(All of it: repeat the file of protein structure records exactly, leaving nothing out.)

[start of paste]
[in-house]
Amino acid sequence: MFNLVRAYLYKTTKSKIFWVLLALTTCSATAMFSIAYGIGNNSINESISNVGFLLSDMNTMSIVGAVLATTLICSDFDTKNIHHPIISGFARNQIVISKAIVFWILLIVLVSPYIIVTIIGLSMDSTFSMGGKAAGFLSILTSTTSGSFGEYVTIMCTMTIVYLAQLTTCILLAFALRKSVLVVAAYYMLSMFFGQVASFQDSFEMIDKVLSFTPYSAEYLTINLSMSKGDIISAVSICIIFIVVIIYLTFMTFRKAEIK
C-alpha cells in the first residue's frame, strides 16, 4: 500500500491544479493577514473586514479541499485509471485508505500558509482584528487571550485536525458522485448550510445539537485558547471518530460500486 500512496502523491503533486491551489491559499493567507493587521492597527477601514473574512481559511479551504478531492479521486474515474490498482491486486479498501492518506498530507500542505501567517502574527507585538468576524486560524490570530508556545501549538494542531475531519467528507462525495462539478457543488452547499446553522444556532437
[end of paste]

[in-house]
Amino acid sequence: MFNLVRAYLYKTTKSKIFWVLLALTTCSATAMFSIAYGIGNNSINESISNVGFLLSDMNTMSIVGAVLATTLICSDFDTKNIHHPIISGFARNQIVISKAIVFWILLIVLVSPYIIVTIIGLSMDSTFSMGGKAAGFLSILTSTTSGSFGEYVTIMCTMTIVYLAQLTTCILLAFALRKSVLVVAAYYMLSMFFGQVASFQDSFEMIDKVLSFTPYSAEYLTINLSMSKGDIISAVSICIIFIVVIIYLTFMTFRKAEIK
C-alpha cells in the first residue's frame, strides 16, 4: 500500500491544479493577514473586514479541499485509471485508505500558509482584528487571550485536525458522485448550510445539537485558547471518530460500486 500512496502523491503533486491551489491559499493567507493587521492597527477601514473574512481559511479551504478531492479521486474515474490498482491486486479498501492518506498530507500542505501567517502574527507585538468576524486560524490570530508556545501549538494542531475531519467528507462525495462539478457543488452547499446553522444556532437